Growing Up Truckee
How’s being back home? What was it like growing up in Truckee?
Since moving back to Truckee five months ago, I find myself frequently asked one of these two questions. They’ve encouraged me to reflect on what it meant to be raised here, what it meant to leave, and what it means to come back.
Growing up in the Tahoe area, I never realized how lucky I was until I moved away. Everything was taken for granted; the snow days, the warm evenings on the Donner Lake docks after school, the exploration of the old train tunnels on Donner Summit, and the endless amount of hiking trails. These were all overlooked by my juvenile mindset. I look back now and realize I was spoiled. By spoiled I mean that all the experiences I had growing up, I thought were completely ordinary. However, I recognize now that my upbringing in the Truckee/Tahoe area was truly extraordinary.
I graduated Truckee High School in 2011 and soon after embarked on an adventure to UC Irvine. When making my way through high school, I was just so ready to get out of here. Once I was gone though, I found myself frequently talking to my college peers about what my childhood in the mountains entailed. I was shocked to meet people who had never been to the mountains, never gone hiking, never seen snow – let alone skied. For those I met who had visited Tahoe, many expressed how lucky I was to have grown up there.
Through that time away and the stories I told, I developed an appreciation for growing up in the mountains. Some of my favorite stories to tell were about family camping trips, endless bear encounters, and getting scolded for always playing in dirt. I would miss Truckee a little more each time I would share with someone in Irvine a tale of its magical wonders. It amused me how much my mindset had changed, but I was also disappointed in myself that I never had a full appreciation for the area as a kid.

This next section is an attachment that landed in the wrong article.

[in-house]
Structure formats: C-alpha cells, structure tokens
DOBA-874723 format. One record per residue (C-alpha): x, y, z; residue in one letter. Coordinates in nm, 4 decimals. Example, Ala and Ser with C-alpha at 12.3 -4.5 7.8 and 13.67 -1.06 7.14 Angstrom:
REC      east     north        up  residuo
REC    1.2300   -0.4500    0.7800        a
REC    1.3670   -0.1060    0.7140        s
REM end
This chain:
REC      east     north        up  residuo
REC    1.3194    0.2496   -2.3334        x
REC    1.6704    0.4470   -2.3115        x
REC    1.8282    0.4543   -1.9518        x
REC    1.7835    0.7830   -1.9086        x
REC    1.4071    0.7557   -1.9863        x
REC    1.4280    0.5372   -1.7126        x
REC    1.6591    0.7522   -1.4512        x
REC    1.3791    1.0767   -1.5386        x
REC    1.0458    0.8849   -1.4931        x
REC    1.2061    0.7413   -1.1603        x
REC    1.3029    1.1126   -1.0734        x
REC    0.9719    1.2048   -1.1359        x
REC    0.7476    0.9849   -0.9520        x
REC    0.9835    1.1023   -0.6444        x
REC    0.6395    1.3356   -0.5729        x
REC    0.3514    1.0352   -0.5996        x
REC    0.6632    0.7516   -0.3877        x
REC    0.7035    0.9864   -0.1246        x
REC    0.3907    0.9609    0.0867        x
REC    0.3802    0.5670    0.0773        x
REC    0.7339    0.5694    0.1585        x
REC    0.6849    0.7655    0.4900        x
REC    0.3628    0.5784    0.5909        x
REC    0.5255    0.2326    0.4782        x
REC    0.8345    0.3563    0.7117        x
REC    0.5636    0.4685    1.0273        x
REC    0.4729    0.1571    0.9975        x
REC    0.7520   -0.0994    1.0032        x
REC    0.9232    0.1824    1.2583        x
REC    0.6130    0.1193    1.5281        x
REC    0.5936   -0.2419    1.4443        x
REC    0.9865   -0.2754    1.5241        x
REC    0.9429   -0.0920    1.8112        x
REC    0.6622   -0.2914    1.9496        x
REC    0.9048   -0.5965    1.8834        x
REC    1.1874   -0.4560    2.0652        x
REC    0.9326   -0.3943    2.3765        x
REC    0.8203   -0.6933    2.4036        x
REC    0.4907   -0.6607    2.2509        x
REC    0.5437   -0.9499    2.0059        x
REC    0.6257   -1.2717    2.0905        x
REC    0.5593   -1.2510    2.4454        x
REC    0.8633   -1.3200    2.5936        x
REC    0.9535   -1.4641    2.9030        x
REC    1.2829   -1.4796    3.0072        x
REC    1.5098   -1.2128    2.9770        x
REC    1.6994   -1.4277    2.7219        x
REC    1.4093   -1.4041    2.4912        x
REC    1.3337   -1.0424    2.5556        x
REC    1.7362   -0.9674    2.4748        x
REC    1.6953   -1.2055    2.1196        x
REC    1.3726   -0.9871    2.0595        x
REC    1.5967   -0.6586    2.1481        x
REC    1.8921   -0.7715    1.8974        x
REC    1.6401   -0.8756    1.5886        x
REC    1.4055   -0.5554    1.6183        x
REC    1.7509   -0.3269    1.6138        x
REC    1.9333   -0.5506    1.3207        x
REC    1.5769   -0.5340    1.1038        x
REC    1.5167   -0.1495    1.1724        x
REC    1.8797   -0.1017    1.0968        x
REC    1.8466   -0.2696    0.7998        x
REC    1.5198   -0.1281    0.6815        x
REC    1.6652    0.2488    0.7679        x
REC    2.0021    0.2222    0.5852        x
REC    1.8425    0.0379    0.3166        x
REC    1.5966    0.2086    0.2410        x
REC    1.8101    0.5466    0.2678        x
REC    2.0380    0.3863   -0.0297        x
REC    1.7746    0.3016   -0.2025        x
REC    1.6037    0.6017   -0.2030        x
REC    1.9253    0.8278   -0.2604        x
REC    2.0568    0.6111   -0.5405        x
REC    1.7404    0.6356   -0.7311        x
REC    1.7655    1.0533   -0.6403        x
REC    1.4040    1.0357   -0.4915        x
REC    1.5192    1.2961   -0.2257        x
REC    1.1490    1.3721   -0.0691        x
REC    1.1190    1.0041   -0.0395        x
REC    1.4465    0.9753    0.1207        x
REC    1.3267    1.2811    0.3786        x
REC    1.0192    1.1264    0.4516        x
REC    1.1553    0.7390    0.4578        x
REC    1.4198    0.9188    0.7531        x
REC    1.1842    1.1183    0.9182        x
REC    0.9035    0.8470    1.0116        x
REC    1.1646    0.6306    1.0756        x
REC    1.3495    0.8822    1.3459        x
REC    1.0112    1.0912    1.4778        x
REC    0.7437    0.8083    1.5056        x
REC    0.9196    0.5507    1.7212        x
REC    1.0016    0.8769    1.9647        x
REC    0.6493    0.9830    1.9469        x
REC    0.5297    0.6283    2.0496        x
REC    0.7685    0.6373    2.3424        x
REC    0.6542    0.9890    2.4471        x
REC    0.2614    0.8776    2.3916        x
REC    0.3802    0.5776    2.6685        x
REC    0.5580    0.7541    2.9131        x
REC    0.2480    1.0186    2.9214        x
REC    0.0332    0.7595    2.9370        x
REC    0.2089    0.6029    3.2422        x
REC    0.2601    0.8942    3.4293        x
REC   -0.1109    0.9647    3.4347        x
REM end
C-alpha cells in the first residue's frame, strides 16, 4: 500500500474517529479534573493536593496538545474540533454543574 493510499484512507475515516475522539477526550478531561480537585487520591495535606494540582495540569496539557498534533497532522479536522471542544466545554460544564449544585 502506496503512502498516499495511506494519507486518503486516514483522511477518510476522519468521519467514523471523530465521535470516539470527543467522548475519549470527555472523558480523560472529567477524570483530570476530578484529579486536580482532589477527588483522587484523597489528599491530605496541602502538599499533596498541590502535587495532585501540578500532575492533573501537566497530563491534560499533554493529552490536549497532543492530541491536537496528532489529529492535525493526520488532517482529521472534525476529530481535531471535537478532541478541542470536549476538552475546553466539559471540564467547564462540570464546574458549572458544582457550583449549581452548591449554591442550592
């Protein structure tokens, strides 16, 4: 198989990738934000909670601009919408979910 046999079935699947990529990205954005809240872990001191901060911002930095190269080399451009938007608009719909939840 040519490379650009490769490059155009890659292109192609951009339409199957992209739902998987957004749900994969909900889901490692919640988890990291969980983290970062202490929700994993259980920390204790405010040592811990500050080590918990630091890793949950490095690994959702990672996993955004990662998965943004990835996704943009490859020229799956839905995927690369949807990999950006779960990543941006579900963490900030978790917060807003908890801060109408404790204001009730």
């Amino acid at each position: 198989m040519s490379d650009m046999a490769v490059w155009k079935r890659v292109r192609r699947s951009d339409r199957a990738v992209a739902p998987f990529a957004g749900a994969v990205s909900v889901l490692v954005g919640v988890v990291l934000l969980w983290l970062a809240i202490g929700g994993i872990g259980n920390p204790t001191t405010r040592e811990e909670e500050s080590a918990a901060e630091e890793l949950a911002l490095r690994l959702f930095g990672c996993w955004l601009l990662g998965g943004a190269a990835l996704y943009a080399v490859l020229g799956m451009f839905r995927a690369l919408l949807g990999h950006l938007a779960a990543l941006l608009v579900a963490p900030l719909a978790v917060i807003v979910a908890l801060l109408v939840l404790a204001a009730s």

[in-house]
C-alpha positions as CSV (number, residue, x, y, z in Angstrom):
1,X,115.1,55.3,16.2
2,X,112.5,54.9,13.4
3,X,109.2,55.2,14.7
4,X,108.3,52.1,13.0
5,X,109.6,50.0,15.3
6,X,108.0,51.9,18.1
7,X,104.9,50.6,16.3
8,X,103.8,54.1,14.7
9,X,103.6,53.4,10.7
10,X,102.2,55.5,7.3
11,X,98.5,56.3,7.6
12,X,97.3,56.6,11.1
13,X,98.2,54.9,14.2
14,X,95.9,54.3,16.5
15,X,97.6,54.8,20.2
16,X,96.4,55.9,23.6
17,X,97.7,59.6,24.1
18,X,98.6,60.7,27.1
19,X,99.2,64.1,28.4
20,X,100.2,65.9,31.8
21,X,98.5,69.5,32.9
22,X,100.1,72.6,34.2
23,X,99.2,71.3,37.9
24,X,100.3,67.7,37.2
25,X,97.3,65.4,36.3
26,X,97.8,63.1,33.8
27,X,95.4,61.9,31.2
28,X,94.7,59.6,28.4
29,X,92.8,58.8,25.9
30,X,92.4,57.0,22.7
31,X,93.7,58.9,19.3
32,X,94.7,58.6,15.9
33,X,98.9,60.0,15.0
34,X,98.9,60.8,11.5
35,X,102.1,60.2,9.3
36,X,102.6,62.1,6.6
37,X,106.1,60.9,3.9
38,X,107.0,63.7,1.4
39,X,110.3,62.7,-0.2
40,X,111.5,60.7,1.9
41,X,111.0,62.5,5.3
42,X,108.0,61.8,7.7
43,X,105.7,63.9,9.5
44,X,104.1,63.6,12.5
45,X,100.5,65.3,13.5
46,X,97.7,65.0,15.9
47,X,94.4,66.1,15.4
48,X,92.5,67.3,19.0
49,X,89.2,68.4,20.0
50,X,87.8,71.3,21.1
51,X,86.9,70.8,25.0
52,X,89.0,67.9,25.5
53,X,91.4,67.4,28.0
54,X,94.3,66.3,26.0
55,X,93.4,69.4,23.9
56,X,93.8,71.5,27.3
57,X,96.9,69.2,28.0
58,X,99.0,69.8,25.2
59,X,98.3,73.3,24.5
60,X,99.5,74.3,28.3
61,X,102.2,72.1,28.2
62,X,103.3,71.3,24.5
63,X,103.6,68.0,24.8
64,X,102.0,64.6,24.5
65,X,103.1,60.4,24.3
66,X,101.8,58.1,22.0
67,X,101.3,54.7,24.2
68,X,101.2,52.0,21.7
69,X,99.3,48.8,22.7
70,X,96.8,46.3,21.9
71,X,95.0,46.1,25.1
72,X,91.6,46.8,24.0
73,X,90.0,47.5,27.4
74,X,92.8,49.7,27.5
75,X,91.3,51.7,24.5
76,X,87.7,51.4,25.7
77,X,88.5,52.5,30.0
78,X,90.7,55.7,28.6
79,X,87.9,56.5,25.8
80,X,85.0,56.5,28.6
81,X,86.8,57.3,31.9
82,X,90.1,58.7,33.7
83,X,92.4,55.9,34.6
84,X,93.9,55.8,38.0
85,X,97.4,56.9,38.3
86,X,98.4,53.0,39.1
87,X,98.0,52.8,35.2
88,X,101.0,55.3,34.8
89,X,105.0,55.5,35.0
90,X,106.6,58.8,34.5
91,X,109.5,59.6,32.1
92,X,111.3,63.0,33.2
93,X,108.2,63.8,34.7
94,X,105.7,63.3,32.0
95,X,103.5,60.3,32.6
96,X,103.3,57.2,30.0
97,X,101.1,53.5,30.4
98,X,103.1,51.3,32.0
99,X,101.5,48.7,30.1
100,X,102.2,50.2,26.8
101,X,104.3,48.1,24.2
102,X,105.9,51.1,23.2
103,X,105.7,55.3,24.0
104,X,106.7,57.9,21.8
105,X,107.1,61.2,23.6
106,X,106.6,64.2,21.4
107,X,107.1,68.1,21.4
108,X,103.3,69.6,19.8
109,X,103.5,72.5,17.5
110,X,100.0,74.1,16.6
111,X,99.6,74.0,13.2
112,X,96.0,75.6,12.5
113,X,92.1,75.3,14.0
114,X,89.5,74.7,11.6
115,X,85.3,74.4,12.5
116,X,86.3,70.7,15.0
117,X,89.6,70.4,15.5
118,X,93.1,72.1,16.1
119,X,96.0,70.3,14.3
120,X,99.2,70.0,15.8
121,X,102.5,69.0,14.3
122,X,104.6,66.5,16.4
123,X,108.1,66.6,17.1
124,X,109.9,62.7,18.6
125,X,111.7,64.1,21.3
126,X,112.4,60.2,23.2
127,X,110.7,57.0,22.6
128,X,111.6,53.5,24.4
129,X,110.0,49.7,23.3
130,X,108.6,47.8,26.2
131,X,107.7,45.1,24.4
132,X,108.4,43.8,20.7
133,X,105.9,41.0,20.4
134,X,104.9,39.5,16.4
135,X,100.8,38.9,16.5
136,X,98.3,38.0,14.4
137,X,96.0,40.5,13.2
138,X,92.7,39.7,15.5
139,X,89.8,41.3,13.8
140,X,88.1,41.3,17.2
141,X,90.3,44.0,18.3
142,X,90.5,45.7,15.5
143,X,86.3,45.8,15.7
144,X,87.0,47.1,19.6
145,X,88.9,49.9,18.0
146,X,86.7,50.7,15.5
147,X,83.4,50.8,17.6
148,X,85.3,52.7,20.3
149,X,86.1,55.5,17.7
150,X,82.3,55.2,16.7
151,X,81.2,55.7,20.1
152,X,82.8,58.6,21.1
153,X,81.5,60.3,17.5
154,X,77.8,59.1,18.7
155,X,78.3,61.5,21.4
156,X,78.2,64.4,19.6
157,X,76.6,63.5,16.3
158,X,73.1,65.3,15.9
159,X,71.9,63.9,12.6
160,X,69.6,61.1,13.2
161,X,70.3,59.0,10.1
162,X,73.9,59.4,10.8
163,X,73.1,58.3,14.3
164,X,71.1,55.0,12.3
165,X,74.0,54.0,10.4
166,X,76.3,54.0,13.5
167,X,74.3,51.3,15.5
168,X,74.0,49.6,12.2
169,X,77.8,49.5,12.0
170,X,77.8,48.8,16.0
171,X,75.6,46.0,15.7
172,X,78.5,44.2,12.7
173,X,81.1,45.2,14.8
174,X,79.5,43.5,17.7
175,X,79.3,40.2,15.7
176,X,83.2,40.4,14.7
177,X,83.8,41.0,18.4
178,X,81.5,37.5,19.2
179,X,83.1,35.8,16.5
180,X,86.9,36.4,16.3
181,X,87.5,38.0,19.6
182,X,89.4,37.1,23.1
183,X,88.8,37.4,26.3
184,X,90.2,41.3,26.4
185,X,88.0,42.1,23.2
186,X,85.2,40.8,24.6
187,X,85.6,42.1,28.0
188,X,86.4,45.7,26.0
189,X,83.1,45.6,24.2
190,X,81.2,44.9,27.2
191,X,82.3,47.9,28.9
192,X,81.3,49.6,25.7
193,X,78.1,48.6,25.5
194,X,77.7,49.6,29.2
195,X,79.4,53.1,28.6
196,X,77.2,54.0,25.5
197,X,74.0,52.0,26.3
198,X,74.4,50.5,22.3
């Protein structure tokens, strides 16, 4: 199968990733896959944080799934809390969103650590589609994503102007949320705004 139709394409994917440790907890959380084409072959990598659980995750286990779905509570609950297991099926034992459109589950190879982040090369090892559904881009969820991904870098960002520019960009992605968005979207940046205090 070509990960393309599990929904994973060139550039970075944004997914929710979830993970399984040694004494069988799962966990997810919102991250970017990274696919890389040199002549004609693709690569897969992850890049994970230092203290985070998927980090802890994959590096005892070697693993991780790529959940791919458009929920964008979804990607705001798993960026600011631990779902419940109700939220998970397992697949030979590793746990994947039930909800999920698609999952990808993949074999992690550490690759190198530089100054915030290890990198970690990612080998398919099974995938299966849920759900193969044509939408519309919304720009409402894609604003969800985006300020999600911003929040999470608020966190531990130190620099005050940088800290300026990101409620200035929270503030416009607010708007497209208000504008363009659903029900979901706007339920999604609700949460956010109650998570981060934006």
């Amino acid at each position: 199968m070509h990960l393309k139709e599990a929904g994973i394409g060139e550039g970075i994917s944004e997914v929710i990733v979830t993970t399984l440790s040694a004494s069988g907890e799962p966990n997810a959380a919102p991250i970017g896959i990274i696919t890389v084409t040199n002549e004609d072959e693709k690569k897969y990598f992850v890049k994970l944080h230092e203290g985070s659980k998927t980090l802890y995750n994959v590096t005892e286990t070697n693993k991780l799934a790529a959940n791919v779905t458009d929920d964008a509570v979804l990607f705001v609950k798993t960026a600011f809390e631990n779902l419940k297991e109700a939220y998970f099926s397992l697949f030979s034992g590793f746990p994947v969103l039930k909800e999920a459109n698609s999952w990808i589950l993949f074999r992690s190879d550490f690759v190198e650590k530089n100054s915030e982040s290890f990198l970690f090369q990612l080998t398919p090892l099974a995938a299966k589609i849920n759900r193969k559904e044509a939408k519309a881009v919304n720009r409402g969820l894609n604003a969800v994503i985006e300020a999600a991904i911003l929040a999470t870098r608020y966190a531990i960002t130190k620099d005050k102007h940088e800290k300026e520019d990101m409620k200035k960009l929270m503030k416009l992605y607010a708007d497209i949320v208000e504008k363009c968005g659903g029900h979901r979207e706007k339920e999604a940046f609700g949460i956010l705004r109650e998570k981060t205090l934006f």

Coming back to visit was always nostalgic. Maybe it’s a part of becoming an adult and leaving home for the first time, but throughout college I had a longing for my Truckee childhood. It was such a perfect place for a child’s imagination to thrive. I recall jumping off the first story roof into the snow with my brother one winter when it snowed eight to ten feet. I couldn’t tell you why we thought that was a good idea initially, but I blame the child imagination. I also remember when I was in the third grade, we had a power-outage for four straight days because of a massive snowstorm. My parents cooked dinner old school on our wood stove and they put an ice chest on our front porch to keep perishables cold. The drawback there was eventually the power came back on, and my parents remembered everything in the ice-chest except the ice cream. That poor ice cream, it never stood a chance. The following night we discovered a bear on our porch scarfing it down. There was just something about being a little girl watching a massive wild animal through the window sit there and eat all the ice cream. My parents may have been concerned or amused, but my brother and I were very sad.
At some point while reflecting on these memories in college, I realized that I did want to return to my hometown. I wanted to live and work here, experience the area as an adult. I was fortunate to begin serving as a Civic Spark AmeriCorps Fellow at Sierra Business Council here in Truckee four months ago. I reflect on my transition from college to the working world, and I am so lucky to have the opportunity to gain experience at such a rooted organization that is tackling sustainability issues in the Sierra Nevada. The positive atmosphere of Sierra Business Council and the inspirational staff has made the transition of moving back steady and exciting.
Not everyone gets the chance to go home after college and work on projects that fulfill their passions. Of course, not everyone is interested in that chance, but it’s probably because they didn’t win the hometown lottery like I did. The combination of the great outdoors and the endless activities to choose from makes this area unlike any other. This is my second chance to take advantage of living in the mountains and to utilize every weekend to go out and explore, even if it isn’t quite the same as when I was a kid. Whether it’s snowshoeing in the remaining winter months (because we actually have snow this year!) or hiking in the coming summer months, I will definitely be out on the trails, soaking in every bit of it.